Photo released by Korean Central News Agency (KCNA) on March 15, 2012 shows leader of the Democratic People's Republic of Korea (DPRK) Kim Jong Un (Front) inspects a combined strike drill of the three services of the Korean People's Army. Photo: Chinanews.com
Pyongyang announced Friday its plan to launch a satellite next month, setting off another round of condemnation from South Korea, Japan and the US. China summoned North Korea's ambassador to China to express its concerns. A sense of nervousness is seemingly shrouding the Korean Peninsula.
China appears to be put in an awkward position every time Pyongyang makes a surprise move. It has to maintain a balance between preventing radical actions in the Peninsula and keeping friendly ties with North Korea.
Pyongyang is acquiring a stronger nuclear ability and strategic striking power despite daunting external pressure.
Seoul, Tokyo and Washington are hoping China exert more pressure on North Korea. They are counting on the fact that China can eventually bring Pyongyang to its knees.
But it's a flawed logic. China should distance itself from the policy these three countries insist on. They need to answer the question of why the financially strapped North Korea is obsessed with developing strategic weapons, and why it barely cares about the condemnation from international community.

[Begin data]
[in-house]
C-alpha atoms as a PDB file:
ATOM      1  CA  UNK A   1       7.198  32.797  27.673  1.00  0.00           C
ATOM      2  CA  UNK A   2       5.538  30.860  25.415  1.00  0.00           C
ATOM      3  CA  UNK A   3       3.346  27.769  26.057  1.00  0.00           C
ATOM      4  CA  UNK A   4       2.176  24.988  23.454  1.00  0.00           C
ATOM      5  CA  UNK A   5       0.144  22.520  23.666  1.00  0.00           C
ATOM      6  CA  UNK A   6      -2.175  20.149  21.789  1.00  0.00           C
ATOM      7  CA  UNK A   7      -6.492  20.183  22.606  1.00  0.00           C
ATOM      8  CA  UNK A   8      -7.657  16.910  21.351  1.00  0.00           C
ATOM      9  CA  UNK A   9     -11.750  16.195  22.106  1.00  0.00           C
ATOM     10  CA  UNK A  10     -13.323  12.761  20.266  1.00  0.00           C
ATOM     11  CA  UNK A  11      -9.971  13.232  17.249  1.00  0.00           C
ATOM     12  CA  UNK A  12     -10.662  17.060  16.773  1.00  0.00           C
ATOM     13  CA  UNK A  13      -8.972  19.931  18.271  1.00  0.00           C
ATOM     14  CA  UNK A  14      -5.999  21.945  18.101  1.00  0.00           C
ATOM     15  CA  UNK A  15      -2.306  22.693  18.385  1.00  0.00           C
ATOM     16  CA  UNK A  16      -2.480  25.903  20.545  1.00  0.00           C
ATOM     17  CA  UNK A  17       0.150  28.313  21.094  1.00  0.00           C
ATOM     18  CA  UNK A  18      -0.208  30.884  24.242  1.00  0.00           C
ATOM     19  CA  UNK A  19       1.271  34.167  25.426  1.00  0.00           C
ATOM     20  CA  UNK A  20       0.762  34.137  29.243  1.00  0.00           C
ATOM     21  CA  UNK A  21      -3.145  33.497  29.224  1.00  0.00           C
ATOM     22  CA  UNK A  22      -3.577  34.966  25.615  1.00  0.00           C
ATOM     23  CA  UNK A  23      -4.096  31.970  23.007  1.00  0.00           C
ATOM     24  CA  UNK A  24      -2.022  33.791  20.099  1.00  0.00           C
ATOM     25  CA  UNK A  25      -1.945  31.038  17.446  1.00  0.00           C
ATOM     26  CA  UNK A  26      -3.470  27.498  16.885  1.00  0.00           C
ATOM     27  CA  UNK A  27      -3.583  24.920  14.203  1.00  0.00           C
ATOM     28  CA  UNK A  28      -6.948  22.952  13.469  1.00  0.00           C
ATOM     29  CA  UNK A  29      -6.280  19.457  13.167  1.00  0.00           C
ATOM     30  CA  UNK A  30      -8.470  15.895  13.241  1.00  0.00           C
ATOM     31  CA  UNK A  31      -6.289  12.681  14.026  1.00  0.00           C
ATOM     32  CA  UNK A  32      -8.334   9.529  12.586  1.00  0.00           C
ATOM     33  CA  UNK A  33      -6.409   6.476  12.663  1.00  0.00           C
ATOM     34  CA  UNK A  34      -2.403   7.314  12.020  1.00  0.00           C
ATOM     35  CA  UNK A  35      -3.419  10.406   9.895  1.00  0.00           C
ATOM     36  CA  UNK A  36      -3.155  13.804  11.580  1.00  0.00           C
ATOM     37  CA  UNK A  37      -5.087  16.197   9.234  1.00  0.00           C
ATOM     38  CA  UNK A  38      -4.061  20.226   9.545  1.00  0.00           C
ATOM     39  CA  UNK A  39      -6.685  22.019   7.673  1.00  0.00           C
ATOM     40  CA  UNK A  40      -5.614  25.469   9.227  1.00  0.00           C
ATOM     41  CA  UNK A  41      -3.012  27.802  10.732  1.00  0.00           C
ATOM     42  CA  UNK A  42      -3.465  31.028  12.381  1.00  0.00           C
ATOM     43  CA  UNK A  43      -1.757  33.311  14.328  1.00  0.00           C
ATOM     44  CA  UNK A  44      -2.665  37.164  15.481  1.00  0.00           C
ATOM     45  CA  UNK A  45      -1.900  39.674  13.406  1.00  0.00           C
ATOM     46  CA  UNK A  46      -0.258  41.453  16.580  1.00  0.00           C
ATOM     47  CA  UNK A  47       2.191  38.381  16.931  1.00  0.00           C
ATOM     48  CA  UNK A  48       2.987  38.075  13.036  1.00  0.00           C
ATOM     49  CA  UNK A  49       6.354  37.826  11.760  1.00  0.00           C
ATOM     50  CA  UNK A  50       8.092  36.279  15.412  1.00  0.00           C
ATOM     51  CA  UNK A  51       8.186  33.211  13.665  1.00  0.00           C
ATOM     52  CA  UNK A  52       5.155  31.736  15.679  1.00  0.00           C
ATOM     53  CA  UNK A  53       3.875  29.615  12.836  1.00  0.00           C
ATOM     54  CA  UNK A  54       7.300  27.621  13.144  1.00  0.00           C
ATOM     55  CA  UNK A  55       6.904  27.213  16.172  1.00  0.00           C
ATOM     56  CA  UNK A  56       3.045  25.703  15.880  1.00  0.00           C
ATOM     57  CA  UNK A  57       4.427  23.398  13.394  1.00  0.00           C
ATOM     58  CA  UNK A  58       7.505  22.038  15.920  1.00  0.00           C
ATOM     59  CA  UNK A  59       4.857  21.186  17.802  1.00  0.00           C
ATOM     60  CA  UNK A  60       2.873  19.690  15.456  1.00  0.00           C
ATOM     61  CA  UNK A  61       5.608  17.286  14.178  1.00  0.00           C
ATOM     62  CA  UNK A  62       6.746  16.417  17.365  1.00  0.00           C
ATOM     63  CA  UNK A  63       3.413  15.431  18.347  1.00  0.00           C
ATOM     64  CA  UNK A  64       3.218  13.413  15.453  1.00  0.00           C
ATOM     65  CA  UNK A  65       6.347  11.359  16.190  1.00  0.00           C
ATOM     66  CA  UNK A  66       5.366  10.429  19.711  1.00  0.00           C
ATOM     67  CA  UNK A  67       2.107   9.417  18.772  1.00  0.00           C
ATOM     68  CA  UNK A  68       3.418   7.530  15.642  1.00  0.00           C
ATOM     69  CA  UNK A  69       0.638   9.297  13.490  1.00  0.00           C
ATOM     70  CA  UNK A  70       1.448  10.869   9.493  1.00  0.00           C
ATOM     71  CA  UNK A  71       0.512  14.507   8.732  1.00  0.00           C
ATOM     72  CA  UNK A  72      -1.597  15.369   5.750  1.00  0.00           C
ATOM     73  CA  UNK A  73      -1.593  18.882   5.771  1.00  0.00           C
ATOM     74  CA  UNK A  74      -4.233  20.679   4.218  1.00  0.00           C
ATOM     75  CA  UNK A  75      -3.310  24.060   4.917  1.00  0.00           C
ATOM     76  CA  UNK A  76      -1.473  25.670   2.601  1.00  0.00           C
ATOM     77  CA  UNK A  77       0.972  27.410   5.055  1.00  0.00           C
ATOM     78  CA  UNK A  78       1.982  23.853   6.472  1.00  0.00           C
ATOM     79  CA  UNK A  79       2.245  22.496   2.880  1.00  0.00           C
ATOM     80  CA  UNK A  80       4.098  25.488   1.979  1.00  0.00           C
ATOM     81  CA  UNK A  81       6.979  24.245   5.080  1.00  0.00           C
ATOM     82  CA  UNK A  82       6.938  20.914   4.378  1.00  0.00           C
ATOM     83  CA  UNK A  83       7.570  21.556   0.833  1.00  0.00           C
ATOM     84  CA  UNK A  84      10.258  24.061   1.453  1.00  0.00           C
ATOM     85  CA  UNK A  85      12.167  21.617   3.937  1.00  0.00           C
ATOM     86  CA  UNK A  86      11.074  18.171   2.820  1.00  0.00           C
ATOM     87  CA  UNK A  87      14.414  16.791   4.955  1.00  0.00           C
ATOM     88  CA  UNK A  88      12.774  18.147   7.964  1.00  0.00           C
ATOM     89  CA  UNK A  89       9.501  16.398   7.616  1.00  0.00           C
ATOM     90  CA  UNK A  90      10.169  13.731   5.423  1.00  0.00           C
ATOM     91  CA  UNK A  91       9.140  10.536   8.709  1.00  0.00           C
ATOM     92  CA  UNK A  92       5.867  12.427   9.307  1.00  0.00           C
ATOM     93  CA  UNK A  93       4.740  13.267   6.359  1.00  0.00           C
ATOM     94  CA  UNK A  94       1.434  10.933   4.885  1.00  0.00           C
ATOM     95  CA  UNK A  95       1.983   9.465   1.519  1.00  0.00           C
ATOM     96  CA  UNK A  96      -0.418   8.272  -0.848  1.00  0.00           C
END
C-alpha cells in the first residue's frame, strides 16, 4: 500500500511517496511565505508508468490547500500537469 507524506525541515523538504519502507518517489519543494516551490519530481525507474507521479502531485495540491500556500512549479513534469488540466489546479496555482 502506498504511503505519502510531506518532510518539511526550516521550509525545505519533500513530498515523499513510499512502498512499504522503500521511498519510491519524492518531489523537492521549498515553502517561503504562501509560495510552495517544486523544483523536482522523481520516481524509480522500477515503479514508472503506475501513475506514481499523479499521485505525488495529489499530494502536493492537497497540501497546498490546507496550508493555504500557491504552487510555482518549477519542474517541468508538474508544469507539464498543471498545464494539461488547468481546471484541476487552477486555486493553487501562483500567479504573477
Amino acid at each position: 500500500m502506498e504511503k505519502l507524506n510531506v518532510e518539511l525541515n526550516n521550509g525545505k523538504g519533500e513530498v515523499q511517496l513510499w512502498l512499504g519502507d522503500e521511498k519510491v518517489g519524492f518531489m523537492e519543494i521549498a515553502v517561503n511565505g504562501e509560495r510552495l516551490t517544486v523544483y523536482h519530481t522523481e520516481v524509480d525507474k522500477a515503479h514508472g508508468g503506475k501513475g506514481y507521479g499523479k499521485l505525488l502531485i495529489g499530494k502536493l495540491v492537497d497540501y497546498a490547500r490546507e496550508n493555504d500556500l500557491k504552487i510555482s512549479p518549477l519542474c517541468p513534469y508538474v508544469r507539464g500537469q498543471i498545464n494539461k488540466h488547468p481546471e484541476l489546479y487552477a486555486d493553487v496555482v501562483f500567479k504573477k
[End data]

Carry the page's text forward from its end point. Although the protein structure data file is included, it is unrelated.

The reason is simple: North Korea feels insecure.
It has long been haunted by a fear of outside invasion or intervention. It needs nuclear weapons and missile power to be able to strike US territory to prevent any external threats.
As long as South Korea, Japan and the US do not give North Korea a sense of security, it will not stop lashing back at them.
Pyongyang, left behind on Northeast Asia's road to prosperity, has been turning a deaf ear to the criticism. With decades-old sanctions still in effect, it has nothing more to lose.
North Korea's concept of security has become extreme, but so have the security requirements of Seoul, Tokyo and Washington toward Pyongyang.
The three countries fear being struck by North Korea despite the extreme asymmetry in the balance of power.
China is not able to persuade North Korea, largely because it is not able to persuade Seoul, Tokyo and Washington. Pyongyang's action is responsive.
The world should have a clear mind of China's role in the Korean Peninsula.
If China had not done its part, the situation could have been much messier. But the North Korean issue is not under China's control.
Keeping friendly ties with North Korea is important to China. It is a starting point for China to exert influence, and also in its fundamental interests in Northeast Asian diplomatic affairs.
China should seek new ways to influence North Korea. It is not simply yielding to North Korea's demand, but it cannot shape North Korea according to the will of Seoul, Tokyo and Washington.
China needs to tell North Korea the truth. Pyongyang and its people will suffer the most if the impasse persists.